By Imogen Sarre
At first glance, this lengthy post seems as intimidating as getting into the theatre industry itself. So that at least some people read what’s at the bottom, please find a nice summary of the main points so you can merrily roll along to an appropriate section:
Introduction: why choose a career in theatre?
How to get a job in theatre: general tips
Understanding the variety of off-stage career options open to you:
From the outside, the theatre working world can feel an impenetrable one – obtuse, unfamiliar, and cliquey. So why should you choose to work in theatre?1) The people. Everyone’s shared love for theatre, the closeness of the industry, and the fact that all theatre is a fundamentally collaborative effort, generates a friendly and supportive working environment.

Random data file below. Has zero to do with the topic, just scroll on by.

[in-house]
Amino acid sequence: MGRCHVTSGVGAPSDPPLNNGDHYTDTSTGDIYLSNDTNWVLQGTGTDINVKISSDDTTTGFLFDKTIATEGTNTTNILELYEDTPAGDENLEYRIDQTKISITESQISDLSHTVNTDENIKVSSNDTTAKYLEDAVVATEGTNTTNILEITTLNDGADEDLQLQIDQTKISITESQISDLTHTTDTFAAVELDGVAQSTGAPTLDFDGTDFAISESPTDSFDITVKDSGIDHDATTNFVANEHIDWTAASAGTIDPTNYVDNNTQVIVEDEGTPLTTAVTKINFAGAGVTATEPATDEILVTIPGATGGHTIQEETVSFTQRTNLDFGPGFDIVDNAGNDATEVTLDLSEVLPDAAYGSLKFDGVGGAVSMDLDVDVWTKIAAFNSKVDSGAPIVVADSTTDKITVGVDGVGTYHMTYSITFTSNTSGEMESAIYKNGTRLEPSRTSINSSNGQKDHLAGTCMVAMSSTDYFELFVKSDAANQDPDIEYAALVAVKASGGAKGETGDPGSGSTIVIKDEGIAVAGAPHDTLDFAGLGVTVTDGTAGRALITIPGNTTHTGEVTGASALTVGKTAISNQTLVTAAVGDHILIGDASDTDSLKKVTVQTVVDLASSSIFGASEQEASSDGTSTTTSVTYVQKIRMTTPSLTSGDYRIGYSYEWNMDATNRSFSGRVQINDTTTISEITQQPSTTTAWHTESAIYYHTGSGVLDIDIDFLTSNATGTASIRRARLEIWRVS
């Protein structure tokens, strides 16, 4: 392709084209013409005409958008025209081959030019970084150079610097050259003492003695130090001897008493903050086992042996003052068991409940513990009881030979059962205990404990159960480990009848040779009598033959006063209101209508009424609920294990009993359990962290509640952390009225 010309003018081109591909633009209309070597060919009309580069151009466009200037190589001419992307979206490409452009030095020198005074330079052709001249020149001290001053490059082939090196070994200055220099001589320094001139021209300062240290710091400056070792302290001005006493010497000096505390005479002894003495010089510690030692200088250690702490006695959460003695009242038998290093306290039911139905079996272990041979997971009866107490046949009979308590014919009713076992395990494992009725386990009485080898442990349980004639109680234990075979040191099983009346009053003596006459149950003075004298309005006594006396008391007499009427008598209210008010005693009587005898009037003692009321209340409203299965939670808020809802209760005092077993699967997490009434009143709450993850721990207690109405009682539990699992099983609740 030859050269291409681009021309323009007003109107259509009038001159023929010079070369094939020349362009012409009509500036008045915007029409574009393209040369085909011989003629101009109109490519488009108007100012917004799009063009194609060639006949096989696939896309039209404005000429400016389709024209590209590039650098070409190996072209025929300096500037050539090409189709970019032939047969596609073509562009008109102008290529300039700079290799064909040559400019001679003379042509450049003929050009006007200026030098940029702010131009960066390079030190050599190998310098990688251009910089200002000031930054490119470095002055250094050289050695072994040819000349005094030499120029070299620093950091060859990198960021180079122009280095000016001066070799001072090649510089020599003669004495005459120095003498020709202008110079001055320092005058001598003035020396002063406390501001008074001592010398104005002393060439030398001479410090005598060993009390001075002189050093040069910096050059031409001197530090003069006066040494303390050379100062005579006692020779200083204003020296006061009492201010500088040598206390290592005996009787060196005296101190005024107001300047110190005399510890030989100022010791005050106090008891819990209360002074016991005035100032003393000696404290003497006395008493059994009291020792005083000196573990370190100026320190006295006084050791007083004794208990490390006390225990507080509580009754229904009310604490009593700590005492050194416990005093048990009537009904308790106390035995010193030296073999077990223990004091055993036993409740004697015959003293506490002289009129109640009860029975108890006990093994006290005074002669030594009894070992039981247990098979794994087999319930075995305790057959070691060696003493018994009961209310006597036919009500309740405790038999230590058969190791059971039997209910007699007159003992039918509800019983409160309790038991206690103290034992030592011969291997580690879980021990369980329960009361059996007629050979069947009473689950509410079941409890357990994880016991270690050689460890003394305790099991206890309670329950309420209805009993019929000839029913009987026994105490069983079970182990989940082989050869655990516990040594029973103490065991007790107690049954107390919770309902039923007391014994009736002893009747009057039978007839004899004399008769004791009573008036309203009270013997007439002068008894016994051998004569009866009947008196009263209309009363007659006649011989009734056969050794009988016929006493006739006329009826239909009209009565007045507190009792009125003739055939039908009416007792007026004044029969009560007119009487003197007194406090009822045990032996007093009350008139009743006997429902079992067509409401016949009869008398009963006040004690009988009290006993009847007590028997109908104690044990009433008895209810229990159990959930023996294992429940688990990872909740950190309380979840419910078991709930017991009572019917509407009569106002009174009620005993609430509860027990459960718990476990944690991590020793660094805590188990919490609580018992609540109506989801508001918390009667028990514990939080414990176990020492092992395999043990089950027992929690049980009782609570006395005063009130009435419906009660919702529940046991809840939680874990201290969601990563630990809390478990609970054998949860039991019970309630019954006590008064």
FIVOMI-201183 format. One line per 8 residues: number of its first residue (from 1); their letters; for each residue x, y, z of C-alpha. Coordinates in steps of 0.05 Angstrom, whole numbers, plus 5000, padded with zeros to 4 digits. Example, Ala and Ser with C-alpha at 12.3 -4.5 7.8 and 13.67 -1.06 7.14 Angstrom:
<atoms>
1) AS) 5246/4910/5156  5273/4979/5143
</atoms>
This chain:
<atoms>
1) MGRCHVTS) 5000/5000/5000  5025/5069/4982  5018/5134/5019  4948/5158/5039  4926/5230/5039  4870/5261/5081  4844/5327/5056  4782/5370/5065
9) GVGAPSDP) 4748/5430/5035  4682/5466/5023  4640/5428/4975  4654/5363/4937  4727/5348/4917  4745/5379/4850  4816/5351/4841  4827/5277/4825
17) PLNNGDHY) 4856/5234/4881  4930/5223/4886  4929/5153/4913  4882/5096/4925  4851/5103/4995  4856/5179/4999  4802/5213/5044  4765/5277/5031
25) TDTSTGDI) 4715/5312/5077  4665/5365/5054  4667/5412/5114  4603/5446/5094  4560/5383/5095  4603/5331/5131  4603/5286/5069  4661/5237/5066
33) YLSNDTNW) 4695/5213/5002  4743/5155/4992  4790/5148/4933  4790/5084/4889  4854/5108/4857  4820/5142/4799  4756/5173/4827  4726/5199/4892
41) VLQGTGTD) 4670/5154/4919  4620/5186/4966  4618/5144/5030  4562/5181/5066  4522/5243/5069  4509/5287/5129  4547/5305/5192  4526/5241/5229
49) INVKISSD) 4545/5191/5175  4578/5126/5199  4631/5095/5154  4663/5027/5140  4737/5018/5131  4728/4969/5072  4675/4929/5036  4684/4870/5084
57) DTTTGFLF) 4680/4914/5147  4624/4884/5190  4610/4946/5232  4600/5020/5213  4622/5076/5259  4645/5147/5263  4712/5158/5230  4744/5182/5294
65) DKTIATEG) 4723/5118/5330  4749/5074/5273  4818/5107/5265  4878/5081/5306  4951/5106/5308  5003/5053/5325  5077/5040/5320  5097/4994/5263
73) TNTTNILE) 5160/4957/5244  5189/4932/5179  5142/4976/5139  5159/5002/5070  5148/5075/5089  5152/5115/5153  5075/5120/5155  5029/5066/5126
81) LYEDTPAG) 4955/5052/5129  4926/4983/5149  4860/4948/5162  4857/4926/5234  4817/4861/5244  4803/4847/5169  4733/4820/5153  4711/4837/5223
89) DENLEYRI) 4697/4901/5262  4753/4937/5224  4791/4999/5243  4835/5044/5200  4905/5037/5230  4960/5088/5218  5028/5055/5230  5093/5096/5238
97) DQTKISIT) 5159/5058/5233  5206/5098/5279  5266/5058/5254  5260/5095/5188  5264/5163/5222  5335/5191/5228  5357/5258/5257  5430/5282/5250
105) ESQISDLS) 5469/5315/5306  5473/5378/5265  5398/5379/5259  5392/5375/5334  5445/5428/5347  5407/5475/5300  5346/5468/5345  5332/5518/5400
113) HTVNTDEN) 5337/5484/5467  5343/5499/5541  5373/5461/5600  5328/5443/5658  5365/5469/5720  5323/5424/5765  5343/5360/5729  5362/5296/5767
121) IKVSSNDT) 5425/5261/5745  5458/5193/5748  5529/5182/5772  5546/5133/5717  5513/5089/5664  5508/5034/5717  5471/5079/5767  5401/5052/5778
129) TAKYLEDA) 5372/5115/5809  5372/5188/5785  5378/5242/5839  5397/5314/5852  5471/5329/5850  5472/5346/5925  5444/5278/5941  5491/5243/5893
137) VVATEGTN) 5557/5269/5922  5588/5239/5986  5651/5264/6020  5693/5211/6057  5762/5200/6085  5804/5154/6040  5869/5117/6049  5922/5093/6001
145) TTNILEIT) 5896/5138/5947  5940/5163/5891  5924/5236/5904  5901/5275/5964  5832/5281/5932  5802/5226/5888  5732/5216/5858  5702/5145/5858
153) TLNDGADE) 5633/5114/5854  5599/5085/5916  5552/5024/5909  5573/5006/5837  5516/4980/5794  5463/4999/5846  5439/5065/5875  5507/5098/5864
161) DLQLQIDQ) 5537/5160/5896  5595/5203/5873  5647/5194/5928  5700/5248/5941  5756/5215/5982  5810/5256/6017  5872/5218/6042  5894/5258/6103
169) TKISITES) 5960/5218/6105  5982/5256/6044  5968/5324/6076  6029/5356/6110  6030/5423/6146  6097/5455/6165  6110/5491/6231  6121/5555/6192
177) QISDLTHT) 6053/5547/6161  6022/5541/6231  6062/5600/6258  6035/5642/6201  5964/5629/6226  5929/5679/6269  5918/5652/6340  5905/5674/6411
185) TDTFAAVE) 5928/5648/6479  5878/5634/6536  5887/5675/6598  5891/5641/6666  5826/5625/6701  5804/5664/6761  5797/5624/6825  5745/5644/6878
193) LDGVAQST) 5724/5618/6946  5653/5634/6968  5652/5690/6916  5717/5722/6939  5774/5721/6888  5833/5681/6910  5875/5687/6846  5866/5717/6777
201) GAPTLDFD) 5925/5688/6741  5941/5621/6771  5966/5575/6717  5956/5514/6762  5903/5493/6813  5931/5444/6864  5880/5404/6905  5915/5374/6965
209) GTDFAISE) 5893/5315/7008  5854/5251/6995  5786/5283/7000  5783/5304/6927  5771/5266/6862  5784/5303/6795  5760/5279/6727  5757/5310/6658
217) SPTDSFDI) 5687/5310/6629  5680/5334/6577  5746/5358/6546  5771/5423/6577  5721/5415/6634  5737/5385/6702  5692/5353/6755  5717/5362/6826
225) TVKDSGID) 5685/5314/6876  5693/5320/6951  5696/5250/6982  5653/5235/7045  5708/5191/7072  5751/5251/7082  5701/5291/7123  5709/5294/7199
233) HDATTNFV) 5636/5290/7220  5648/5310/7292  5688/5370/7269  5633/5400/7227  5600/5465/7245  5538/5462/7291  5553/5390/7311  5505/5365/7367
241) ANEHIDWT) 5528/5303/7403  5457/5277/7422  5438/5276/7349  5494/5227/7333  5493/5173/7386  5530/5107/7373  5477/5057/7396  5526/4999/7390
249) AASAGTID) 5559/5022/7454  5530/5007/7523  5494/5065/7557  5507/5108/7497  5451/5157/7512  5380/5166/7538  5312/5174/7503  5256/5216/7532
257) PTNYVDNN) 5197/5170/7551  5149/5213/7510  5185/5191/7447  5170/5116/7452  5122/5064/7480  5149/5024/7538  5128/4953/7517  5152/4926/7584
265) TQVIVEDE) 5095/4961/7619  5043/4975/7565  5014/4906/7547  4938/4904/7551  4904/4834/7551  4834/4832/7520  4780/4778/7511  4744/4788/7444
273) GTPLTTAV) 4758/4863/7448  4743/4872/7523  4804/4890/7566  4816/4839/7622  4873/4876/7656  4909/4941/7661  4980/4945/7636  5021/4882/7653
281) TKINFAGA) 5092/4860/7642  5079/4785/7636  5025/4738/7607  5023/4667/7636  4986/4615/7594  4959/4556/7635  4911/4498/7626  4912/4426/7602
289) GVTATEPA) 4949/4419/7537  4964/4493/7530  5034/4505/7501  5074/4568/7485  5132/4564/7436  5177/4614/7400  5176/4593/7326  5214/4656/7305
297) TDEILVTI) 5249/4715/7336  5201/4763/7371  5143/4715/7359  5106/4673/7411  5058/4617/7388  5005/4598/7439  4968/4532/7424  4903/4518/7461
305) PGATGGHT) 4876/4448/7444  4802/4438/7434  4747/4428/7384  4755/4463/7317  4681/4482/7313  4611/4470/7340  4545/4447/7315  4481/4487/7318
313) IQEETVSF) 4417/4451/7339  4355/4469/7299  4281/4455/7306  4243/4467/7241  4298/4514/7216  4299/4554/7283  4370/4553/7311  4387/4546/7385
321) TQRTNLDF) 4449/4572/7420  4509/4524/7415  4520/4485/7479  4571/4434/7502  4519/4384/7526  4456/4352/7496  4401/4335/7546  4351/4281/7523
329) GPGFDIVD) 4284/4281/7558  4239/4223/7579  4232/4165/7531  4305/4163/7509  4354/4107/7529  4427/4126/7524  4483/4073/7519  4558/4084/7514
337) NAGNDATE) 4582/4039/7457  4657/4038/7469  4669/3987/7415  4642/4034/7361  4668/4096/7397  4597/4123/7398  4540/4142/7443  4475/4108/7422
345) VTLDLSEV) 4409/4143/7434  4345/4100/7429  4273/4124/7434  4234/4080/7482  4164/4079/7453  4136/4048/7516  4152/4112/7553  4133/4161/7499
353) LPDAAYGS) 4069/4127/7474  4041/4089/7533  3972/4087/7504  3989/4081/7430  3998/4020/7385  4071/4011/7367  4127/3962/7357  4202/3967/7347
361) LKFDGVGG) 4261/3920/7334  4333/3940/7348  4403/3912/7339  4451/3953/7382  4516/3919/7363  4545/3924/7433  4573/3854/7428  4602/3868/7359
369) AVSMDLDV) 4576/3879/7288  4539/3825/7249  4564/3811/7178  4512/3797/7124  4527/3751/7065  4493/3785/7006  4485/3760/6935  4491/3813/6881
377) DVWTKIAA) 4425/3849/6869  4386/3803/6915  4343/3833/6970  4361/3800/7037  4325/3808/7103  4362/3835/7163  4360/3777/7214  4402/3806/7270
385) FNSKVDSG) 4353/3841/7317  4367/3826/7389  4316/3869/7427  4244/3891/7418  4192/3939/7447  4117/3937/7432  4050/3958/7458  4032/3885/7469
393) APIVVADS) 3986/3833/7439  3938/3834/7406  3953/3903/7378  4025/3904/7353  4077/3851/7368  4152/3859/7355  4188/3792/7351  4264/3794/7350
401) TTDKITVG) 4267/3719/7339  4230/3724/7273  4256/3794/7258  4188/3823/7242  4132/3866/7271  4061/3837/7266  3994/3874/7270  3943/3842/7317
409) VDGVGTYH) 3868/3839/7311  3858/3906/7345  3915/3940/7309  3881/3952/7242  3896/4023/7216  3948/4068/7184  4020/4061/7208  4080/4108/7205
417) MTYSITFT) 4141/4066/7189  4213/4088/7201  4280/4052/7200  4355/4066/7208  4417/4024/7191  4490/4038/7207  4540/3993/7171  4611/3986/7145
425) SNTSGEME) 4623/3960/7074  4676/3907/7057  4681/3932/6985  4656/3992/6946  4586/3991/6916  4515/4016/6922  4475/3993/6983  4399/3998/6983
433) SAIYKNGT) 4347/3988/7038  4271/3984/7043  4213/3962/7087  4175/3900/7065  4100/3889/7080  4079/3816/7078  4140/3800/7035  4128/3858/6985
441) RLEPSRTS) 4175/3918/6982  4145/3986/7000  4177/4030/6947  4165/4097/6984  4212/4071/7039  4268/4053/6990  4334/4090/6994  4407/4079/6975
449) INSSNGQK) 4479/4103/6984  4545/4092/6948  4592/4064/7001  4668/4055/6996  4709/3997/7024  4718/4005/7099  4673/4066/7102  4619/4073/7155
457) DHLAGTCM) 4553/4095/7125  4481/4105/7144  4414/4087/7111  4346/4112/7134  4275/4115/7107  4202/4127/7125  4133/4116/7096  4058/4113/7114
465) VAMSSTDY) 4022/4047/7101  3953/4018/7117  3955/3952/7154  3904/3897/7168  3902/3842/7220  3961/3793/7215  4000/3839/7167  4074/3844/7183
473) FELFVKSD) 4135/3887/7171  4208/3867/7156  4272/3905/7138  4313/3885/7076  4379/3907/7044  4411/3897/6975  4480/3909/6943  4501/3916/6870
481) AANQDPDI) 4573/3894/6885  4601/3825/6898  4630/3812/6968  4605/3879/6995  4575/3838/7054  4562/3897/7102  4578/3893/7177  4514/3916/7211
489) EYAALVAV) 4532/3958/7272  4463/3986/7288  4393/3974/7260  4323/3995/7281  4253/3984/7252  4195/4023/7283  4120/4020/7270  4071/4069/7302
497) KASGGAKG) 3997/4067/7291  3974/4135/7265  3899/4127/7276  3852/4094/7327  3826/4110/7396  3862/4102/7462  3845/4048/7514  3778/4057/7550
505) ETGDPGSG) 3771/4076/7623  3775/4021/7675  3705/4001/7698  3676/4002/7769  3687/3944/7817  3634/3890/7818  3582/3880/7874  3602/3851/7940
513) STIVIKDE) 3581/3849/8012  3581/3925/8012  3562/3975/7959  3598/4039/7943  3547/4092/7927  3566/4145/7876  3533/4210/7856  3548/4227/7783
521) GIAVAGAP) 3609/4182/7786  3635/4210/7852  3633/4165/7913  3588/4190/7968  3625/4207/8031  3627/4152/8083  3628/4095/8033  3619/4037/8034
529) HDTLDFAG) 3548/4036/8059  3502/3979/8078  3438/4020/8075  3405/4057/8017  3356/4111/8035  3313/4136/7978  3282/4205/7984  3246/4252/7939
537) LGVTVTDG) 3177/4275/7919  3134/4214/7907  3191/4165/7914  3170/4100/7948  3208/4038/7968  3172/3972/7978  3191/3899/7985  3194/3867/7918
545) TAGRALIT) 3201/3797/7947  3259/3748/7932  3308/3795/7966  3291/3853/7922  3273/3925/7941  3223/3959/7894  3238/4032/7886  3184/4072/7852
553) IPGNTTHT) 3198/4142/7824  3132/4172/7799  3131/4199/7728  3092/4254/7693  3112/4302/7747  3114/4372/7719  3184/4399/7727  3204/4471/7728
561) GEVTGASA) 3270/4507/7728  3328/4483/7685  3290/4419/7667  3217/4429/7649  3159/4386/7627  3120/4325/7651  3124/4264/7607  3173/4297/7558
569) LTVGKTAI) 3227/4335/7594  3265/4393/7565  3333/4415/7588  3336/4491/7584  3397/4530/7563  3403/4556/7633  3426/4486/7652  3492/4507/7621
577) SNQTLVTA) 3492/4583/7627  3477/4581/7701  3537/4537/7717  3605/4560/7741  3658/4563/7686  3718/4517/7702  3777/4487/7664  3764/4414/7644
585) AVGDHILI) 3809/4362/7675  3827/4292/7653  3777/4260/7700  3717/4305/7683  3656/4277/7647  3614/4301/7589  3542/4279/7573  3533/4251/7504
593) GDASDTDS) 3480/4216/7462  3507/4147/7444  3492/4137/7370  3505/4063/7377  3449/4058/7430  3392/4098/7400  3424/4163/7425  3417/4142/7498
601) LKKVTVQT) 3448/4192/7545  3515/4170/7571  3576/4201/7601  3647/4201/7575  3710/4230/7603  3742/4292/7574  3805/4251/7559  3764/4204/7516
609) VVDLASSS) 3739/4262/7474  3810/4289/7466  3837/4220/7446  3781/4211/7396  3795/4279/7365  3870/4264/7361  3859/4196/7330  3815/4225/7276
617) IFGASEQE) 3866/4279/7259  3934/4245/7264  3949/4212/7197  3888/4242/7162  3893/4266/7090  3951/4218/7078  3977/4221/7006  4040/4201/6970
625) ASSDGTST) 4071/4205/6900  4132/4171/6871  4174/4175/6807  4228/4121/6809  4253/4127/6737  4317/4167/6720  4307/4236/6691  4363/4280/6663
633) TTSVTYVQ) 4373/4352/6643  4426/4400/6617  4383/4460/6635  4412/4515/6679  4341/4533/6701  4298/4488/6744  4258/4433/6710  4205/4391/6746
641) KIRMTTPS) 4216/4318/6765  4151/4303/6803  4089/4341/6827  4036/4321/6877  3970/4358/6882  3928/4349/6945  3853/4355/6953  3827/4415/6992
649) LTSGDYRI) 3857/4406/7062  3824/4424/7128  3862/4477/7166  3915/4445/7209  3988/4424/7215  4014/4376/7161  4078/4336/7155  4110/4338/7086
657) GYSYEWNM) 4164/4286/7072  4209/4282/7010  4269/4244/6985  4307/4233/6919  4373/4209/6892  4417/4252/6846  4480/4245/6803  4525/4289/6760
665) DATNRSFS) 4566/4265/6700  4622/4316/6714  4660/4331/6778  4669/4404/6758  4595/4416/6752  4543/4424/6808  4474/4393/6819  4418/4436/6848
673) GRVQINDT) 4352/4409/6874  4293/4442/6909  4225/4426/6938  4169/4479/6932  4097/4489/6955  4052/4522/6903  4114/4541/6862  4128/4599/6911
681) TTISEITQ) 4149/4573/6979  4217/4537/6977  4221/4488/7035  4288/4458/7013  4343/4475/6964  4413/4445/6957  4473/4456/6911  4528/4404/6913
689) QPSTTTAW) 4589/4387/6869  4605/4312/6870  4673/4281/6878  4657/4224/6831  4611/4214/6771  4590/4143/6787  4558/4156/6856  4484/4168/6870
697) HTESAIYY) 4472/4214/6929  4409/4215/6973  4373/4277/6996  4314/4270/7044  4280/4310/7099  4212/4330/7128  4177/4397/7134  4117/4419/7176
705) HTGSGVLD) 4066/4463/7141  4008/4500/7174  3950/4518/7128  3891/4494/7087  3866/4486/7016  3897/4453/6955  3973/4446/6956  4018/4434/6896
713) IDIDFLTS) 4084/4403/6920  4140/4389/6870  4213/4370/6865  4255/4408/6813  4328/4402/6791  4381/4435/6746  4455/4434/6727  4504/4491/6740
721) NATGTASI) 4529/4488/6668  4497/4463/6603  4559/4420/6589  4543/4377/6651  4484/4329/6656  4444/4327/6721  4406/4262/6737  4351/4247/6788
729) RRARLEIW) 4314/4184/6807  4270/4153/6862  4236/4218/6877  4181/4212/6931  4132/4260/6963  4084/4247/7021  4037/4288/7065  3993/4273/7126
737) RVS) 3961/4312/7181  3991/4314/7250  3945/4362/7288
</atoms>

No one’s going to hide it: it’s tricky to get to get jobs in theatre. Employees are rigorous about needing specific experience and there’s a lot of competition for every position. Work experience and internships are obviously the best way forward because they build up your CV and, if you make a positive impact on your employer, like the working environment, and are lucky enough for a job to turn up at the right sort of time, they’re the best chance you have of getting yourself future work. But you stand a much better chance of hitting the ground running if you’re proactive about meeting people and getting as much experience as possible:
A resounding YES!
If you live in London...
Even if we say so ourselves, we offer superb ‘West End Work in Theatre’ courses over the Easter Holidays (8-12 th April, application deadline 22nd February 2013) and Summer Holidays (details and dates of the 2 week course in August TBA in April 2013). You’ll get an insight into the behind-the-scenes work in a West End theatre, from box office, ushering and front of house, to lighting, stage door, stage management, theatre management and producing.
If you live further afield...